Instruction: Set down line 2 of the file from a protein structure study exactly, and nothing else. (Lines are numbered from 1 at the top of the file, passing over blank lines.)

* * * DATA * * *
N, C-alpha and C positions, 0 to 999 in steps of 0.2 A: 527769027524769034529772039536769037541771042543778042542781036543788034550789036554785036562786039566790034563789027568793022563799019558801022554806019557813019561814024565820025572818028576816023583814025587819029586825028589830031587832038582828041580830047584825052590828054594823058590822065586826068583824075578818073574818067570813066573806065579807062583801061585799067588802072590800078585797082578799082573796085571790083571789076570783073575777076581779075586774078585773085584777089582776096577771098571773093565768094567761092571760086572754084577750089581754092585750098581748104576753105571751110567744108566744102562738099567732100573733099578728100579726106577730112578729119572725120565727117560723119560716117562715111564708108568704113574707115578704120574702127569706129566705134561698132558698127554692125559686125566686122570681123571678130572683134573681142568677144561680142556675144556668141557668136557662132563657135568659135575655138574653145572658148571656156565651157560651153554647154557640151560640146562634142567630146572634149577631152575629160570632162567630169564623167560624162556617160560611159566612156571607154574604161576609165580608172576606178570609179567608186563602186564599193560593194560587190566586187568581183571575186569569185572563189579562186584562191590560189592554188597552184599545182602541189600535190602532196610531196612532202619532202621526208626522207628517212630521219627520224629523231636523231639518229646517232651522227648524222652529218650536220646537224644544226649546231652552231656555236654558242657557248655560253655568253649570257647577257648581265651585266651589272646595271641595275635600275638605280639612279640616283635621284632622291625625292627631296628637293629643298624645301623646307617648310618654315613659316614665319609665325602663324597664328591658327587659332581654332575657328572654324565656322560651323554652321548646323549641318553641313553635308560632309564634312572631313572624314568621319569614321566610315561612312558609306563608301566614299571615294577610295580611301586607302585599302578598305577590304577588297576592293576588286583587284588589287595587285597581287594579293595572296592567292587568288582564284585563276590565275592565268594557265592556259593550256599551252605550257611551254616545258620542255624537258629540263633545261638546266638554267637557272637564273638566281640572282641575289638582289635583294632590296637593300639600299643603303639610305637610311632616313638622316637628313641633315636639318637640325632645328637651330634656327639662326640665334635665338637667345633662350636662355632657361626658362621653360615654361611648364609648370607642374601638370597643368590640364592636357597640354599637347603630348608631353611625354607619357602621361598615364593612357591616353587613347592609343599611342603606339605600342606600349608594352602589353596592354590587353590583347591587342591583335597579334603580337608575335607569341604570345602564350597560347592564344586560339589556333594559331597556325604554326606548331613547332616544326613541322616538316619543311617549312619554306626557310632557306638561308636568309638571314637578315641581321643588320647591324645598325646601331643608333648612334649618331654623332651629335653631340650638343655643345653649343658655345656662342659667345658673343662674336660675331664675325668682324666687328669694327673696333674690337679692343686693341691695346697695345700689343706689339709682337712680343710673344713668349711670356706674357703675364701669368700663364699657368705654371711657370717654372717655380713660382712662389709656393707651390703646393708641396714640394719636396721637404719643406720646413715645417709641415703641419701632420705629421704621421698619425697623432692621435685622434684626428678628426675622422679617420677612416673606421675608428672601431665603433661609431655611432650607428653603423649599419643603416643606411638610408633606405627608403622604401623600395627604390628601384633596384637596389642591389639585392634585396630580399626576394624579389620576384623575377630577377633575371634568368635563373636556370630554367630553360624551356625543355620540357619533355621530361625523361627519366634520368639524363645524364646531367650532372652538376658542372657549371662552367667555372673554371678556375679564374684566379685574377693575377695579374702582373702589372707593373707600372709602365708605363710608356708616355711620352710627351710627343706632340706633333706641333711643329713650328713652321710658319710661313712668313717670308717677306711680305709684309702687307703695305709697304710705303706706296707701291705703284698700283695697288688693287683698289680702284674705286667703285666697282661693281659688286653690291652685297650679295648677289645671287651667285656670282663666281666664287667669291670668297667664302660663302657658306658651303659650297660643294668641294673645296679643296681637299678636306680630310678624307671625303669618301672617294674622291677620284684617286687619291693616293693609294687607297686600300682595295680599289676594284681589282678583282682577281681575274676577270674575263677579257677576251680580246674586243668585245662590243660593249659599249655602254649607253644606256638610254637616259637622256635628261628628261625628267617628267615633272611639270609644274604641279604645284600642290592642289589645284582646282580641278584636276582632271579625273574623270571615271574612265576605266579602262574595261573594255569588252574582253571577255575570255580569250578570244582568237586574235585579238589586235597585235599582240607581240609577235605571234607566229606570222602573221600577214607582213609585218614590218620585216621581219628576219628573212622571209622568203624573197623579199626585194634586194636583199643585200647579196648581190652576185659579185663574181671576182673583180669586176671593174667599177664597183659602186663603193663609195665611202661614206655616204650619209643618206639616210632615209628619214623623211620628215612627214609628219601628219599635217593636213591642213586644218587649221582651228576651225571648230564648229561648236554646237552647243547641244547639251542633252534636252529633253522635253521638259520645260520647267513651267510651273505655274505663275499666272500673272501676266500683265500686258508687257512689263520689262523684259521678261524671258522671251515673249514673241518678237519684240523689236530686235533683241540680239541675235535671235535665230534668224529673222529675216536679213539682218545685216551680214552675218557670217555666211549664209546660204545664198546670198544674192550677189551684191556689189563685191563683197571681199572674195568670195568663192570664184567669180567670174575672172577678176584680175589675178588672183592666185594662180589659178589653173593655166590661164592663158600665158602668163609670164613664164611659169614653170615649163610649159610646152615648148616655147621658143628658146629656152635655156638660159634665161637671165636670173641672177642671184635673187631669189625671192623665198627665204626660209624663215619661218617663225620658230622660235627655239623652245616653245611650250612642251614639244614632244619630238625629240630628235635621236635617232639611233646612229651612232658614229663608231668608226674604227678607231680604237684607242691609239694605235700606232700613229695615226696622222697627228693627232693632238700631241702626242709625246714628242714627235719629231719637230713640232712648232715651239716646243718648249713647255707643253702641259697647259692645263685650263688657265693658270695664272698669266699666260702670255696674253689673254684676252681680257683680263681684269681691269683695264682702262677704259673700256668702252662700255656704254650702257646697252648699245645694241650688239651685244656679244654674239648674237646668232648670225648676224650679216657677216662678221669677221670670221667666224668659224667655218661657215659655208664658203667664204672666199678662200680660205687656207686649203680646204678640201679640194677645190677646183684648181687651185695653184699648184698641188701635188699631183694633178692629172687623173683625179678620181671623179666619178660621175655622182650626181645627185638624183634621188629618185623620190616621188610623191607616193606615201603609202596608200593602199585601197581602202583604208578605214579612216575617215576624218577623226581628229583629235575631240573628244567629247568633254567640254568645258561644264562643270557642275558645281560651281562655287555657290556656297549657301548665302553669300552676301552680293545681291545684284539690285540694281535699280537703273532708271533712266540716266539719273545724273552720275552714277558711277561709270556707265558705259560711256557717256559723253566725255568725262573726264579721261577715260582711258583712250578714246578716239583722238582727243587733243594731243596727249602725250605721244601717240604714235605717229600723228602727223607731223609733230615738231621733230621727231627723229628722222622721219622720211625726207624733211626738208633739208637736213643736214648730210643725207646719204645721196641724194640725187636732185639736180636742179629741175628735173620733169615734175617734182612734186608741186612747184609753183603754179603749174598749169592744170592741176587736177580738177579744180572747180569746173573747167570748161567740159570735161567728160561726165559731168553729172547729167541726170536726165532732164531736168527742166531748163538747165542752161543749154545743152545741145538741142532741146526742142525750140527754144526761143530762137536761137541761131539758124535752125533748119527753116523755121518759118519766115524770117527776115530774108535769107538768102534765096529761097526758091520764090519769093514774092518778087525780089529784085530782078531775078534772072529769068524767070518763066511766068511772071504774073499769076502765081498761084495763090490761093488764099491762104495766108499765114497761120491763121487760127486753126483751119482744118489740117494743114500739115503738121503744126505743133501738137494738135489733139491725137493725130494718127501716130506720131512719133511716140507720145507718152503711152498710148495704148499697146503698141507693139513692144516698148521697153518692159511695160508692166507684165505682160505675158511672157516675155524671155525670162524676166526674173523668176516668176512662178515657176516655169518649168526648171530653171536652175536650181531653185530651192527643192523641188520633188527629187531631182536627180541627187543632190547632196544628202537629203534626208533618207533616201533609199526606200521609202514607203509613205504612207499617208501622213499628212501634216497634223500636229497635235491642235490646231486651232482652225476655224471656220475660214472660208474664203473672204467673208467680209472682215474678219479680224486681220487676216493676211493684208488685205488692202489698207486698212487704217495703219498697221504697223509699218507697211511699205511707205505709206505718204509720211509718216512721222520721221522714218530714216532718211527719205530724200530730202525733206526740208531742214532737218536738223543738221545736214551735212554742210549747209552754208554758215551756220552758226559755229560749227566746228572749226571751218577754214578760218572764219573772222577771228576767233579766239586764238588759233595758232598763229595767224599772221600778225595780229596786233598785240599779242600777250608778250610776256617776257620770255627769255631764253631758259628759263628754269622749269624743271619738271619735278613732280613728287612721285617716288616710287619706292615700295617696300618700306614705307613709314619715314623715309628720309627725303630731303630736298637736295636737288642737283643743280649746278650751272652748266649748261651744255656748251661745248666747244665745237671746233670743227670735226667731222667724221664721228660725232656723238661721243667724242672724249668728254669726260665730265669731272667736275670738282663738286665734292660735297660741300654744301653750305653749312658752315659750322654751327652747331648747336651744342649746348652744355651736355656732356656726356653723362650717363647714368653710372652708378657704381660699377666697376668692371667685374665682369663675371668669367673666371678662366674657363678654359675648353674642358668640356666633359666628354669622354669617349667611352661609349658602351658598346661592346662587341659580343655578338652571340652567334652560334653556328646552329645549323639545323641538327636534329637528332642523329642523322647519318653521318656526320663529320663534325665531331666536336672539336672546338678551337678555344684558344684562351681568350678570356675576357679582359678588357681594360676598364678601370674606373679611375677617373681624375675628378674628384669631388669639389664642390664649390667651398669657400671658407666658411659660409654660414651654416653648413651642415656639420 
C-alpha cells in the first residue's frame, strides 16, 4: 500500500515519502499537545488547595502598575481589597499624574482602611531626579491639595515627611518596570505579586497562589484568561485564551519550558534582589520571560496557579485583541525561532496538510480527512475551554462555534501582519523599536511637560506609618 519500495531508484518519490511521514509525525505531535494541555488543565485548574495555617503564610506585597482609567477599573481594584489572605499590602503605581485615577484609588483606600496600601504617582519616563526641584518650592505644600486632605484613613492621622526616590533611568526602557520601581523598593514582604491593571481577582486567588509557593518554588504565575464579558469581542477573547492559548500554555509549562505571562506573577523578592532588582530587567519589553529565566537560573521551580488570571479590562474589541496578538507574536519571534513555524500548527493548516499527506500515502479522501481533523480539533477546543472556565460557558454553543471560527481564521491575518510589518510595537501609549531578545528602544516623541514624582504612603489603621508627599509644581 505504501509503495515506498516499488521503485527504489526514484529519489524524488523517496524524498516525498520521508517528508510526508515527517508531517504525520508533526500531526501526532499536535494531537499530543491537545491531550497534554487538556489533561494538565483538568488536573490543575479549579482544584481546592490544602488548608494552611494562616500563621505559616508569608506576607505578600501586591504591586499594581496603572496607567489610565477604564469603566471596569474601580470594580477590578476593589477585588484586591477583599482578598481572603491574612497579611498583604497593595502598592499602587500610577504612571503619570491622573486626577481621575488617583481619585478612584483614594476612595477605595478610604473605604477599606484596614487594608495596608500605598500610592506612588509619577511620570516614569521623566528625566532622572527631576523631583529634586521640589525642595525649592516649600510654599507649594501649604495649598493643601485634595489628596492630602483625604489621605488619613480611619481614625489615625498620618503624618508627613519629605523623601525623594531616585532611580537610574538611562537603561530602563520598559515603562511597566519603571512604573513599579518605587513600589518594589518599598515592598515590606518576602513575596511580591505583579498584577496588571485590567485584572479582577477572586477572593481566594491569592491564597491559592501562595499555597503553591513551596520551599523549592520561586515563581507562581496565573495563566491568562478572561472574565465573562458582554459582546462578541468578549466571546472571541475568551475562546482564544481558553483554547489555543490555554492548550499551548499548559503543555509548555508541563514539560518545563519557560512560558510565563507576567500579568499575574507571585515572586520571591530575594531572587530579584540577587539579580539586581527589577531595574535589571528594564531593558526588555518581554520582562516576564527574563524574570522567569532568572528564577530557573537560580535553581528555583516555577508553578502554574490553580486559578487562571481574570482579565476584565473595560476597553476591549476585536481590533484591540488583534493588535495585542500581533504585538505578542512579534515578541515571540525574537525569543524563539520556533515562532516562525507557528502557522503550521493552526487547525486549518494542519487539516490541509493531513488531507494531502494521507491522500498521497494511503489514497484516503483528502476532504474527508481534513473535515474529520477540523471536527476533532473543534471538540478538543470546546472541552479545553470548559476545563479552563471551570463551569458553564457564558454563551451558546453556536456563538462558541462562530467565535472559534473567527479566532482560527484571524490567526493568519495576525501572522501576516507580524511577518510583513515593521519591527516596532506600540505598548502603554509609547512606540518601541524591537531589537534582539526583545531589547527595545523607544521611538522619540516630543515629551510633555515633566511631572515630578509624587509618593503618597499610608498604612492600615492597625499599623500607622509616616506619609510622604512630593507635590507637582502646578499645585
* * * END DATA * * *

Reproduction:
C-alpha cells in the first residue's frame, strides 16, 4: 500500500515519502499537545488547595502598575481589597499624574482602611531626579491639595515627611518596570505579586497562589484568561485564551519550558534582589520571560496557579485583541525561532496538510480527512475551554462555534501582519523599536511637560506609618 519500495531508484518519490511521514509525525505531535494541555488543565485548574495555617503564610506585597482609567477599573481594584489572605499590602503605581485615577484609588483606600496600601504617582519616563526641584518650592505644600486632605484613613492621622526616590533611568526602557520601581523598593514582604491593571481577582486567588509557593518554588504565575464579558469581542477573547492559548500554555509549562505571562506573577523578592532588582530587567519589553529565566537560573521551580488570571479590562474589541496578538507574536519571534513555524500548527493548516499527506500515502479522501481533523480539533477546543472556565460557558454553543471560527481564521491575518510589518510595537501609549531578545528602544516623541514624582504612603489603621508627599509644581 505504501509503495515506498516499488521503485527504489526514484529519489524524488523517496524524498516525498520521508517528508510526508515527517508531517504525520508533526500531526501526532499536535494531537499530543491537545491531550497534554487538556489533561494538565483538568488536573490543575479549579482544584481546592490544602488548608494552611494562616500563621505559616508569608506576607505578600501586591504591586499594581496603572496607567489610565477604564469603566471596569474601580470594580477590578476593589477585588484586591477583599482578598481572603491574612497579611498583604497593595502598592499602587500610577504612571503619570491622573486626577481621575488617583481619585478612584483614594476612595477605595478610604473605604477599606484596614487594608495596608500605598500610592506612588509619577511620570516614569521623566528625566532622572527631576523631583529634586521640589525642595525649592516649600510654599507649594501649604495649598493643601485634595489628596492630602483625604489621605488619613480611619481614625489615625498620618503624618508627613519629605523623601525623594531616585532611580537610574538611562537603561530602563520598559515603562511597566519603571512604573513599579518605587513600589518594589518599598515592598515590606518576602513575596511580591505583579498584577496588571485590567485584572479582577477572586477572593481566594491569592491564597491559592501562595499555597503553591513551596520551599523549592520561586515563581507562581496565573495563566491568562478572561472574565465573562458582554459582546462578541468578549466571546472571541475568551475562546482564544481558553483554547489555543490555554492548550499551548499548559503543555509548555508541563514539560518545563519557560512560558510565563507576567500579568499575574507571585515572586520571591530575594531572587530579584540577587539579580539586581527589577531595574535589571528594564531593558526588555518581554520582562516576564527574563524574570522567569532568572528564577530557573537560580535553581528555583516555577508553578502554574490553580486559578487562571481574570482579565476584565473595560476597553476591549476585536481590533484591540488583534493588535495585542500581533504585538505578542512579534515578541515571540525574537525569543524563539520556533515562532516562525507557528502557522503550521493552526487547525486549518494542519487539516490541509493531513488531507494531502494521507491522500498521497494511503489514497484516503483528502476532504474527508481534513473535515474529520477540523471536527476533532473543534471538540478538543470546546472541552479545553470548559476545563479552563471551570463551569458553564457564558454563551451558546453556536456563538462558541462562530467565535472559534473567527479566532482560527484571524490567526493568519495576525501572522501576516507580524511577518510583513515593521519591527516596532506600540505598548502603554509609547512606540518601541524591537531589537534582539526583545531589547527595545523607544521611538522619540516630543515629551510633555515633566511631572515630578509624587509618593503618597499610608498604612492600615492597625499599623500607622509616616506619609510622604512630593507635590507637582502646578499645585